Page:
Wiki studies/Wiki disease
This is an essay by User:Abd. It is open for editing, but editing should reflect either the opinion of Abd (as shown by Abd's consent), or consensus. Other opinion may be added if attributed, and, as usual, comment on the Talk page is fully welcome. --Abd (discuss • contribs) 14:49, 12 August 2015 (UTC)
I have generalized the name to "Wiki disease" because it is my hypothesis that this is a general wiki affliction, though enhanced by Wikipedia conditions (flat mainspace, one article per subject, keep/delete decisions with an excluded middle, encyclopedia project with "sum of human knowledge" being interpreted as "summary," which then introduces point of view intrinsically, etc. What is important ("notable") to one is not important to another. While Wikipedia attempts to deal with this by creating relatively objective standards for notability, in practice, they are applied with high variability, unreliability, and outcomes are often not readily predictable from application of policies, etc.)
The term Wikipedia disease comes from the writing of User:JWSchmidt, a major founder of Wikiversity, who was highly distressed and offended by what he saw as Wikipedian thinking that afflicted Wikiversity. He complained about it, with extensive posts, that were considered disruptive. WMF wikis respond to disruption by warning and blocking, so he was blocked, thus demonstrating the operation of "Wiki disease" here. This is not a claim that JWS was not disruptive. He was, as is common for people who are upset. However, it is possible to channel such disruption into constructive work. This was not skilfully done. To some extent, as it was attempted, JWS resisted it. That is yet another symptom of "Wiki disease." Wiki disease creates and maintains conflict.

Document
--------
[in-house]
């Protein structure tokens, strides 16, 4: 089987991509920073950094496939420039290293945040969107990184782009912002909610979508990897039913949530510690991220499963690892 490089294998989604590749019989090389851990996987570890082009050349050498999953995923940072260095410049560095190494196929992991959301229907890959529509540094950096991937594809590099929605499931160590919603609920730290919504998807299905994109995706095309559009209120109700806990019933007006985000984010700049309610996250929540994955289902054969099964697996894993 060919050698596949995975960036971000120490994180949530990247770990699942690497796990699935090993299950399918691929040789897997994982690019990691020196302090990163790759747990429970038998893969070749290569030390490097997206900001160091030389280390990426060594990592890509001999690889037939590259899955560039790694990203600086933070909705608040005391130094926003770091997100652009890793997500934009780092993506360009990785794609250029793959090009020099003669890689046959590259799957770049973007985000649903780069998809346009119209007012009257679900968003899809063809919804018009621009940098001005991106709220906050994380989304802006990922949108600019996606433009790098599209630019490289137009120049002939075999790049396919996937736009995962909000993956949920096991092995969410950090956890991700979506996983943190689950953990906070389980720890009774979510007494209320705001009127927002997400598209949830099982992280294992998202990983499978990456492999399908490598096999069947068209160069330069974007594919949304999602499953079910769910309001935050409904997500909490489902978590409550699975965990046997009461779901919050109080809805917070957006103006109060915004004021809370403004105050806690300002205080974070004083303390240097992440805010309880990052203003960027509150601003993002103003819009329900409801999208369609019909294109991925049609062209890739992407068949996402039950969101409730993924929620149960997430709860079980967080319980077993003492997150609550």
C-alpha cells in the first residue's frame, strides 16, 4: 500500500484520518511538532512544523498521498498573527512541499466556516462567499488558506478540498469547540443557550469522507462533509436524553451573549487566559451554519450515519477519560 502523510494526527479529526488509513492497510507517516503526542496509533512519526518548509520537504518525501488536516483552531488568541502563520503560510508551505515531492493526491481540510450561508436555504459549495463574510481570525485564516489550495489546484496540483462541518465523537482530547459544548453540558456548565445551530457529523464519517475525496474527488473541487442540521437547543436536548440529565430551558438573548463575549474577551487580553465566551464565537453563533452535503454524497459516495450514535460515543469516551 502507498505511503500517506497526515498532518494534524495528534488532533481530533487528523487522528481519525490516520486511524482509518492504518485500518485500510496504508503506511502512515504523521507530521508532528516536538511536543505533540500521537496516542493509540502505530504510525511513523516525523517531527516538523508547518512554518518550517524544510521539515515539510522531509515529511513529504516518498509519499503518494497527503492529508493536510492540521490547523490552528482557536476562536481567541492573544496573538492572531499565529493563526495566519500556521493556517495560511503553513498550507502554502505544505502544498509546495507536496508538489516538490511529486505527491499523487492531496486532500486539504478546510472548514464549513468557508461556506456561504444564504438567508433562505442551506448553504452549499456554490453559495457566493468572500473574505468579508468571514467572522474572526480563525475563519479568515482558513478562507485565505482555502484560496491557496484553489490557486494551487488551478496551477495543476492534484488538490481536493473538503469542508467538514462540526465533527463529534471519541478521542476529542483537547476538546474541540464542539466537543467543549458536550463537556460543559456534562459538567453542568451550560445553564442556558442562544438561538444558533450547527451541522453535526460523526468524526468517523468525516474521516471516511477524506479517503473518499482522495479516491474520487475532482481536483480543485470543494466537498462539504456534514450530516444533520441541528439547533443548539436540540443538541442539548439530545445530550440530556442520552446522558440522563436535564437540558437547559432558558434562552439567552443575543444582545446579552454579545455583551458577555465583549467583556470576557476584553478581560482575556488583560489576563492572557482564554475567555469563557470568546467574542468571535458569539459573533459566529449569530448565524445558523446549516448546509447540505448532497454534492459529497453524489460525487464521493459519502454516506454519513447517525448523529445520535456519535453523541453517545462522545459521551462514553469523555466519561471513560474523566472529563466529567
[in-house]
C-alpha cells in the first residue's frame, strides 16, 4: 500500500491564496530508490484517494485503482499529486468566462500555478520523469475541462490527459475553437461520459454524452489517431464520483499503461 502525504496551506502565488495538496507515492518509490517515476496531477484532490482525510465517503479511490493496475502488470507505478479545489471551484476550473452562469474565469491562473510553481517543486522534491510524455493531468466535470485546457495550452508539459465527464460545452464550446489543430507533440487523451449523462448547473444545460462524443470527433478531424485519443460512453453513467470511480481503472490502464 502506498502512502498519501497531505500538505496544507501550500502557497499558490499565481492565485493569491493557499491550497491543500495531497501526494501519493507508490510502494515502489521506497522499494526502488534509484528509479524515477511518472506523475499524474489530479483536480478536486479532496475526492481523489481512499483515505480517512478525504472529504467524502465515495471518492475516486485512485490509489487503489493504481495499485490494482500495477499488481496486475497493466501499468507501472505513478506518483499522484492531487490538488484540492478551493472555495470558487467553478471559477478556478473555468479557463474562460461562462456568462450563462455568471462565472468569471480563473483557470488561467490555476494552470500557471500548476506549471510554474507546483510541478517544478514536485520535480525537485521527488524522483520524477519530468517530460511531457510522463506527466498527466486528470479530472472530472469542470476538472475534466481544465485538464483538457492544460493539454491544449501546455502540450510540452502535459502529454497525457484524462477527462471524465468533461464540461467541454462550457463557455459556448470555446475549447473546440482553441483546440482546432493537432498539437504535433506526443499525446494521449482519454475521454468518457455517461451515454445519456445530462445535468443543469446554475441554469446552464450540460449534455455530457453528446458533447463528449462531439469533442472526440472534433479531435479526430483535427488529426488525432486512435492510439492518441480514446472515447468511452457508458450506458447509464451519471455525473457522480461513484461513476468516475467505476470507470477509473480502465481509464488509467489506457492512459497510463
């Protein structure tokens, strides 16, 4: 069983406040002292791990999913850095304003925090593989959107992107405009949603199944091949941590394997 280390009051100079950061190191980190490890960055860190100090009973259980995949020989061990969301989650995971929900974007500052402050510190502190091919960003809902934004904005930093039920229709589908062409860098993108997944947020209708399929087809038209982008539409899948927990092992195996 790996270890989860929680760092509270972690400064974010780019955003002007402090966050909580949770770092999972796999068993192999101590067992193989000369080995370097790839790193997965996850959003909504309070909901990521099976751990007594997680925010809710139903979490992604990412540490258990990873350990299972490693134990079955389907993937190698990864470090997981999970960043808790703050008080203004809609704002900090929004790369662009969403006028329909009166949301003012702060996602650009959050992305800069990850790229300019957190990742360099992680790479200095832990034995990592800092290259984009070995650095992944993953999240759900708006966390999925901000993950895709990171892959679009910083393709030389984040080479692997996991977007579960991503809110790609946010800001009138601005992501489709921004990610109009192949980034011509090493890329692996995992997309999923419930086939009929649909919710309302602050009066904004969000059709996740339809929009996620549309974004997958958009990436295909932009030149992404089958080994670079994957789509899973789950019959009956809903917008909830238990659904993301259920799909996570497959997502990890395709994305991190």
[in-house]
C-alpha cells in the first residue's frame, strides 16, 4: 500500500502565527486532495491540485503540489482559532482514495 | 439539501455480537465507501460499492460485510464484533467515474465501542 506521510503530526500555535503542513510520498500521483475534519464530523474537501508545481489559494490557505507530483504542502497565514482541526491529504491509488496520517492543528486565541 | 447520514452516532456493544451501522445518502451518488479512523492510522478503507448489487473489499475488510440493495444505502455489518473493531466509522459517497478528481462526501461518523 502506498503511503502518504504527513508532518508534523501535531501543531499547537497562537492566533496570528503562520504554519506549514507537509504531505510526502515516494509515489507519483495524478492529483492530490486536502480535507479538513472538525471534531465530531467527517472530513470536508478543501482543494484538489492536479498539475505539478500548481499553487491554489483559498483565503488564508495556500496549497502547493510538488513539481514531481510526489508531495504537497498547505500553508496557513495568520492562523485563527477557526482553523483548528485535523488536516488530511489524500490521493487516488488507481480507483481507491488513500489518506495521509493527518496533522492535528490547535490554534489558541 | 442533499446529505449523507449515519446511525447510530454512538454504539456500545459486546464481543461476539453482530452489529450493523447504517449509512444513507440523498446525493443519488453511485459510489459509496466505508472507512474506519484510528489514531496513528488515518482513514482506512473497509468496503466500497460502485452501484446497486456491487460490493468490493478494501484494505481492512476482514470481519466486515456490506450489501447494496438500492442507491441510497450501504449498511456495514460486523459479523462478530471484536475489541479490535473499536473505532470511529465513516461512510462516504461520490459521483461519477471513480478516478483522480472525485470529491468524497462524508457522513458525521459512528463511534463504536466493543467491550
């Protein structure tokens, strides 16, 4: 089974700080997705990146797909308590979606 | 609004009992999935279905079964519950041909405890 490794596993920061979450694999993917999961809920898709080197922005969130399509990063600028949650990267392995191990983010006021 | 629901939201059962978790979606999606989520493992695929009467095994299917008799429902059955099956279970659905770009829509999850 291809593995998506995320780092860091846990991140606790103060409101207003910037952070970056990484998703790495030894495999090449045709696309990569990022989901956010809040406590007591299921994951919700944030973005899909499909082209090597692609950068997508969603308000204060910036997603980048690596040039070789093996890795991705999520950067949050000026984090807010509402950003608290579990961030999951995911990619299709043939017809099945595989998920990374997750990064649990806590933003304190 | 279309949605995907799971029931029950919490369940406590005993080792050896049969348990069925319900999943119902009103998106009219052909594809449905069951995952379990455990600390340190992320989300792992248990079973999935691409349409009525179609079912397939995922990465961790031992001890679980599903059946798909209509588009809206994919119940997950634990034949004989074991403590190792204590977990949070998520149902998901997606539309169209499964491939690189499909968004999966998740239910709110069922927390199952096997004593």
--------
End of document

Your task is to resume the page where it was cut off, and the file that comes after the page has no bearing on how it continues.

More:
Wikipedia also deletes pages considered inappropriate, whereas Wikiversity, as envisioned by JWS, was highly inclusive. Associated with JWS's upset were out-of-process page deletions. As well, he was originally extremely popular here. Overwhelmed by an influx of "Wikipedians," bringing in Wikipedian ideas, his upset boiled over and he was then emergency desysopped, banned for a time, though that was overturned, and then indef blocked by someone who should not, from history of involvement, have touched him with a ten-foot pole. I'd be upset too. Come to think of it, I was blocked by the same custodian....
or ... a collection of symptoms.
- Ad hoc administration based on the opinion of the administrator as distinct from clear application of policy. (This was enshrined in w:WP:IAR, which is the common-law principle of "public policy," judicial discretion, and a lot else, but which, when combined with a fusion of judicial and executive responsibility in wiki administrators, encouraged unpredictable and very personal administration.)